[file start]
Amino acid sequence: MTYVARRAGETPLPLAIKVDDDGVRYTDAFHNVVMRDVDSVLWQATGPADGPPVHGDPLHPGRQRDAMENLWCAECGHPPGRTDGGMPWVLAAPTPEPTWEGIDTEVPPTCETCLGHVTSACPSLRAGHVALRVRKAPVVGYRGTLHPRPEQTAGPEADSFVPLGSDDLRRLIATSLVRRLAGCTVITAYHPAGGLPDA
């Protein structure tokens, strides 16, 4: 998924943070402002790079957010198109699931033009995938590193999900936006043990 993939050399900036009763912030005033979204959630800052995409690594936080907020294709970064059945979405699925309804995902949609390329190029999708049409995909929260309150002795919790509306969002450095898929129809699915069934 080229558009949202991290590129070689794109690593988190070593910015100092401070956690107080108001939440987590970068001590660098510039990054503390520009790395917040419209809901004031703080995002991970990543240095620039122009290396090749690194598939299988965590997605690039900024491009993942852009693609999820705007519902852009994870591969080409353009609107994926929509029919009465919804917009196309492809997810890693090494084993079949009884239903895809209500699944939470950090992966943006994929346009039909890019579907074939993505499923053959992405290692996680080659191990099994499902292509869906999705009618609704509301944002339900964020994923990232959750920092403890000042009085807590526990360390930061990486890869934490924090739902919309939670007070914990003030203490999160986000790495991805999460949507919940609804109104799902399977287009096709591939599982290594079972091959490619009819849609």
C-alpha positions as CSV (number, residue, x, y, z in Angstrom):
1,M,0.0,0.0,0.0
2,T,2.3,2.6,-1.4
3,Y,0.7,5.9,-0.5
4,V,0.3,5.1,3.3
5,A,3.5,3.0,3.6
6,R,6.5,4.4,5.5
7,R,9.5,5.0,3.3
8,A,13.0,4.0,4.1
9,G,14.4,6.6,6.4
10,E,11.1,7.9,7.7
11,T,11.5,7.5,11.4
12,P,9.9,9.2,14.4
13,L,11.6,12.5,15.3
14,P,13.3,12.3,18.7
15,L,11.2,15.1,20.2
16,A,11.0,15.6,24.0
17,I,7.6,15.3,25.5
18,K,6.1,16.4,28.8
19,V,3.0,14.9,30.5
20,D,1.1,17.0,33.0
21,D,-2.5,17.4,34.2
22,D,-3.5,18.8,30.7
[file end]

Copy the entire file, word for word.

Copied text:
Amino acid sequence: MTYVARRAGETPLPLAIKVDDDGVRYTDAFHNVVMRDVDSVLWQATGPADGPPVHGDPLHPGRQRDAMENLWCAECGHPPGRTDGGMPWVLAAPTPEPTWEGIDTEVPPTCETCLGHVTSACPSLRAGHVALRVRKAPVVGYRGTLHPRPEQTAGPEADSFVPLGSDDLRRLIATSLVRRLAGCTVITAYHPAGGLPDA
């Protein structure tokens, strides 16, 4: 998924943070402002790079957010198109699931033009995938590193999900936006043990 993939050399900036009763912030005033979204959630800052995409690594936080907020294709970064059945979405699925309804995902949609390329190029999708049409995909929260309150002795919790509306969002450095898929129809699915069934 080229558009949202991290590129070689794109690593988190070593910015100092401070956690107080108001939440987590970068001590660098510039990054503390520009790395917040419209809901004031703080995002991970990543240095620039122009290396090749690194598939299988965590997605690039900024491009993942852009693609999820705007519902852009994870591969080409353009609107994926929509029919009465919804917009196309492809997810890693090494084993079949009884239903895809209500699944939470950090992966943006994929346009039909890019579907074939993505499923053959992405290692996680080659191990099994499902292509869906999705009618609704509301944002339900964020994923990232959750920092403890000042009085807590526990360390930061990486890869934490924090739902919309939670007070914990003030203490999160986000790495991805999460949507919940609804109104799902399977287009096709591939599982290594079972091959490619009819849609």
C-alpha positions as CSV (number, residue, x, y, z in Angstrom):
1,M,0.0,0.0,0.0
2,T,2.3,2.6,-1.4
3,Y,0.7,5.9,-0.5
4,V,0.3,5.1,3.3
5,A,3.5,3.0,3.6
6,R,6.5,4.4,5.5
7,R,9.5,5.0,3.3
8,A,13.0,4.0,4.1
9,G,14.4,6.6,6.4
10,E,11.1,7.9,7.7
11,T,11.5,7.5,11.4
12,P,9.9,9.2,14.4
13,L,11.6,12.5,15.3
14,P,13.3,12.3,18.7
15,L,11.2,15.1,20.2
16,A,11.0,15.6,24.0
17,I,7.6,15.3,25.5
18,K,6.1,16.4,28.8
19,V,3.0,14.9,30.5
20,D,1.1,17.0,33.0
21,D,-2.5,17.4,34.2
22,D,-3.5,18.8,30.7